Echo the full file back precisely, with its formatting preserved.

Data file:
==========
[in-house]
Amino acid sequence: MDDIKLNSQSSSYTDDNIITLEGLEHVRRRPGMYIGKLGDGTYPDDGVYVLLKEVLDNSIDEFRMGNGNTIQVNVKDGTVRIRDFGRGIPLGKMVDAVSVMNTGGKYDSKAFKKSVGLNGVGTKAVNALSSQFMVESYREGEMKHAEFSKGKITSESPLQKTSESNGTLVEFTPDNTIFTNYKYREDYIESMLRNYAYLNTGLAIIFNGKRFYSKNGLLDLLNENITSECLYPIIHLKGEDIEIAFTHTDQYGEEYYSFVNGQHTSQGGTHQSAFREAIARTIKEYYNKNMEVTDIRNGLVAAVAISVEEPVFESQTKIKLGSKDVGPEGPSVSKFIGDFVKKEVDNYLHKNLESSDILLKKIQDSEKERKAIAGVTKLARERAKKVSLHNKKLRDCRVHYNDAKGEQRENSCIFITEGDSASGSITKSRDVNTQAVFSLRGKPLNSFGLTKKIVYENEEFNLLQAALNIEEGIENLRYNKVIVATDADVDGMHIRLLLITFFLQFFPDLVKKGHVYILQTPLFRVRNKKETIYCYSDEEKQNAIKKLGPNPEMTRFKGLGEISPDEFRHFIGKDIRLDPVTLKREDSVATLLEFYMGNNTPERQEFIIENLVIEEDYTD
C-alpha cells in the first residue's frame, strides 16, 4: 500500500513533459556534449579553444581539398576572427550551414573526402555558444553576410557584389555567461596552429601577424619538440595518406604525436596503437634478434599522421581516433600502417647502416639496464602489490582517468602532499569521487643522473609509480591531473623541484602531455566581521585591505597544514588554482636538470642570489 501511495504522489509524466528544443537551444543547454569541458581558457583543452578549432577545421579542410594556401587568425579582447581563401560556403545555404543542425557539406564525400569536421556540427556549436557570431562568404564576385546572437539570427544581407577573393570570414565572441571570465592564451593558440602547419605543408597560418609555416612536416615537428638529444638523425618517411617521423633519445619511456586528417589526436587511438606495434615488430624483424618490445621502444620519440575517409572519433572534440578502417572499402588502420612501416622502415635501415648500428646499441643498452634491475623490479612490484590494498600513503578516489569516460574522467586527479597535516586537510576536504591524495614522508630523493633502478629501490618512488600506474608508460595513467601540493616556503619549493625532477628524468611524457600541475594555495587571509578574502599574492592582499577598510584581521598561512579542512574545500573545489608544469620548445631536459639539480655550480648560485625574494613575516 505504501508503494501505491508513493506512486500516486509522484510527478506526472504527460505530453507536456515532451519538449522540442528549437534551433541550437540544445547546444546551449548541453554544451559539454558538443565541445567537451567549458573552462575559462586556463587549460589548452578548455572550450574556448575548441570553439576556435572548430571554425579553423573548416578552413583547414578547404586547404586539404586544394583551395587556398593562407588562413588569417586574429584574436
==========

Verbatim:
[in-house]
Amino acid sequence: MDDIKLNSQSSSYTDDNIITLEGLEHVRRRPGMYIGKLGDGTYPDDGVYVLLKEVLDNSIDEFRMGNGNTIQVNVKDGTVRIRDFGRGIPLGKMVDAVSVMNTGGKYDSKAFKKSVGLNGVGTKAVNALSSQFMVESYREGEMKHAEFSKGKITSESPLQKTSESNGTLVEFTPDNTIFTNYKYREDYIESMLRNYAYLNTGLAIIFNGKRFYSKNGLLDLLNENITSECLYPIIHLKGEDIEIAFTHTDQYGEEYYSFVNGQHTSQGGTHQSAFREAIARTIKEYYNKNMEVTDIRNGLVAAVAISVEEPVFESQTKIKLGSKDVGPEGPSVSKFIGDFVKKEVDNYLHKNLESSDILLKKIQDSEKERKAIAGVTKLARERAKKVSLHNKKLRDCRVHYNDAKGEQRENSCIFITEGDSASGSITKSRDVNTQAVFSLRGKPLNSFGLTKKIVYENEEFNLLQAALNIEEGIENLRYNKVIVATDADVDGMHIRLLLITFFLQFFPDLVKKGHVYILQTPLFRVRNKKETIYCYSDEEKQNAIKKLGPNPEMTRFKGLGEISPDEFRHFIGKDIRLDPVTLKREDSVATLLEFYMGNNTPERQEFIIENLVIEEDYTD
C-alpha cells in the first residue's frame, strides 16, 4: 500500500513533459556534449579553444581539398576572427550551414573526402555558444553576410557584389555567461596552429601577424619538440595518406604525436596503437634478434599522421581516433600502417647502416639496464602489490582517468602532499569521487643522473609509480591531473623541484602531455566581521585591505597544514588554482636538470642570489 501511495504522489509524466528544443537551444543547454569541458581558457583543452578549432577545421579542410594556401587568425579582447581563401560556403545555404543542425557539406564525400569536421556540427556549436557570431562568404564576385546572437539570427544581407577573393570570414565572441571570465592564451593558440602547419605543408597560418609555416612536416615537428638529444638523425618517411617521423633519445619511456586528417589526436587511438606495434615488430624483424618490445621502444620519440575517409572519433572534440578502417572499402588502420612501416622502415635501415648500428646499441643498452634491475623490479612490484590494498600513503578516489569516460574522467586527479597535516586537510576536504591524495614522508630523493633502478629501490618512488600506474608508460595513467601540493616556503619549493625532477628524468611524457600541475594555495587571509578574502599574492592582499577598510584581521598561512579542512574545500573545489608544469620548445631536459639539480655550480648560485625574494613575516 505504501508503494501505491508513493506512486500516486509522484510527478506526472504527460505530453507536456515532451519538449522540442528549437534551433541550437540544445547546444546551449548541453554544451559539454558538443565541445567537451567549458573552462575559462586556463587549460589548452578548455572550450574556448575548441570553439576556435572548430571554425579553423573548416578552413583547414578547404586547404586539404586544394583551395587556398593562407588562413588569417586574429584574436